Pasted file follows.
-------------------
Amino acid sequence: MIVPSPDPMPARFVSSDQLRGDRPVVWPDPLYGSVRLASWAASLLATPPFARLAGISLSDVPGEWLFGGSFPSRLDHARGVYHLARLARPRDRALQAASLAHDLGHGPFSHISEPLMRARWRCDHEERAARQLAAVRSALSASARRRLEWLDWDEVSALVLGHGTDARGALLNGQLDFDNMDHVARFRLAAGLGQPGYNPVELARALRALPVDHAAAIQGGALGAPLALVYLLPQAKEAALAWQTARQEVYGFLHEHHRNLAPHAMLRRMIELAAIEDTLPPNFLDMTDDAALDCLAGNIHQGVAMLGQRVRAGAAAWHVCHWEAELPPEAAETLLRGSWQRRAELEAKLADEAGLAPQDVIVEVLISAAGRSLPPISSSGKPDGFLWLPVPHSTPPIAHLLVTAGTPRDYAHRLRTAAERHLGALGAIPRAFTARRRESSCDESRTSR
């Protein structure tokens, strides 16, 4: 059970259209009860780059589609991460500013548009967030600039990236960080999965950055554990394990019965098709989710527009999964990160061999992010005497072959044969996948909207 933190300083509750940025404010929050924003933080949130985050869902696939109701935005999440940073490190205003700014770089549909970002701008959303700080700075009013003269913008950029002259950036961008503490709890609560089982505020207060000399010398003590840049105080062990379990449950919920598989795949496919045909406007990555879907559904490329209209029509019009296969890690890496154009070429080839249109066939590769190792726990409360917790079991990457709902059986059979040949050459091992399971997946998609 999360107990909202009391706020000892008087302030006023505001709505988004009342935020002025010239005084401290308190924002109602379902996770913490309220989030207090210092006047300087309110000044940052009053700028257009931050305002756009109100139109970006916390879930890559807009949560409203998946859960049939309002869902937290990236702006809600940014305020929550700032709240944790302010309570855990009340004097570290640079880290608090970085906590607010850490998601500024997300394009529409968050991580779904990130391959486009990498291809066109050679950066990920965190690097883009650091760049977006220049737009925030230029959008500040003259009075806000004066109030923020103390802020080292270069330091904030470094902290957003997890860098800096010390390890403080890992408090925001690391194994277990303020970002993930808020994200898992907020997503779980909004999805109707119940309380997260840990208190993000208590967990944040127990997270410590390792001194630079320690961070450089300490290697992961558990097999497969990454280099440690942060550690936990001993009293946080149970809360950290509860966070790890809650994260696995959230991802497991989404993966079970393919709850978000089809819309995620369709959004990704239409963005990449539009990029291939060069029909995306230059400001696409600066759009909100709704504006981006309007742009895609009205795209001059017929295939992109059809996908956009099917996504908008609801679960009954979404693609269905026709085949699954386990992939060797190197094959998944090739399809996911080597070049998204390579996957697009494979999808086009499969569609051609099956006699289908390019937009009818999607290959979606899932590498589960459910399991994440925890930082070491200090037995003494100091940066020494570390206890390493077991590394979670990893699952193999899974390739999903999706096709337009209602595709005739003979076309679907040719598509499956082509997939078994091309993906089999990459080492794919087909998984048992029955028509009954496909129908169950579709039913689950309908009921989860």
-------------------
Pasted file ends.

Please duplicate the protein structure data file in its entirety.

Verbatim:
Amino acid sequence: MIVPSPDPMPARFVSSDQLRGDRPVVWPDPLYGSVRLASWAASLLATPPFARLAGISLSDVPGEWLFGGSFPSRLDHARGVYHLARLARPRDRALQAASLAHDLGHGPFSHISEPLMRARWRCDHEERAARQLAAVRSALSASARRRLEWLDWDEVSALVLGHGTDARGALLNGQLDFDNMDHVARFRLAAGLGQPGYNPVELARALRALPVDHAAAIQGGALGAPLALVYLLPQAKEAALAWQTARQEVYGFLHEHHRNLAPHAMLRRMIELAAIEDTLPPNFLDMTDDAALDCLAGNIHQGVAMLGQRVRAGAAAWHVCHWEAELPPEAAETLLRGSWQRRAELEAKLADEAGLAPQDVIVEVLISAAGRSLPPISSSGKPDGFLWLPVPHSTPPIAHLLVTAGTPRDYAHRLRTAAERHLGALGAIPRAFTARRRESSCDESRTSR
């Protein structure tokens, strides 16, 4: 059970259209009860780059589609991460500013548009967030600039990236960080999965950055554990394990019965098709989710527009999964990160061999992010005497072959044969996948909207 933190300083509750940025404010929050924003933080949130985050869902696939109701935005999440940073490190205003700014770089549909970002701008959303700080700075009013003269913008950029002259950036961008503490709890609560089982505020207060000399010398003590840049105080062990379990449950919920598989795949496919045909406007990555879907559904490329209209029509019009296969890690890496154009070429080839249109066939590769190792726990409360917790079991990457709902059986059979040949050459091992399971997946998609 999360107990909202009391706020000892008087302030006023505001709505988004009342935020002025010239005084401290308190924002109602379902996770913490309220989030207090210092006047300087309110000044940052009053700028257009931050305002756009109100139109970006916390879930890559807009949560409203998946859960049939309002869902937290990236702006809600940014305020929550700032709240944790302010309570855990009340004097570290640079880290608090970085906590607010850490998601500024997300394009529409968050991580779904990130391959486009990498291809066109050679950066990920965190690097883009650091760049977006220049737009925030230029959008500040003259009075806000004066109030923020103390802020080292270069330091904030470094902290957003997890860098800096010390390890403080890992408090925001690391194994277990303020970002993930808020994200898992907020997503779980909004999805109707119940309380997260840990208190993000208590967990944040127990997270410590390792001194630079320690961070450089300490290697992961558990097999497969990454280099440690942060550690936990001993009293946080149970809360950290509860966070790890809650994260696995959230991802497991989404993966079970393919709850978000089809819309995620369709959004990704239409963005990449539009990029291939060069029909995306230059400001696409600066759009909100709704504006981006309007742009895609009205795209001059017929295939992109059809996908956009099917996504908008609801679960009954979404693609269905026709085949699954386990992939060797190197094959998944090739399809996911080597070049998204390579996957697009494979999808086009499969569609051609099956006699289908390019937009009818999607290959979606899932590498589960459910399991994440925890930082070491200090037995003494100091940066020494570390206890390493077991590394979670990893699952193999899974390739999903999706096709337009209602595709005739003979076309679907040719598509499956082509997939078994091309993906089999990459080492794919087909998984048992029955028509009954496909129908169950579709039913689950309908009921989860």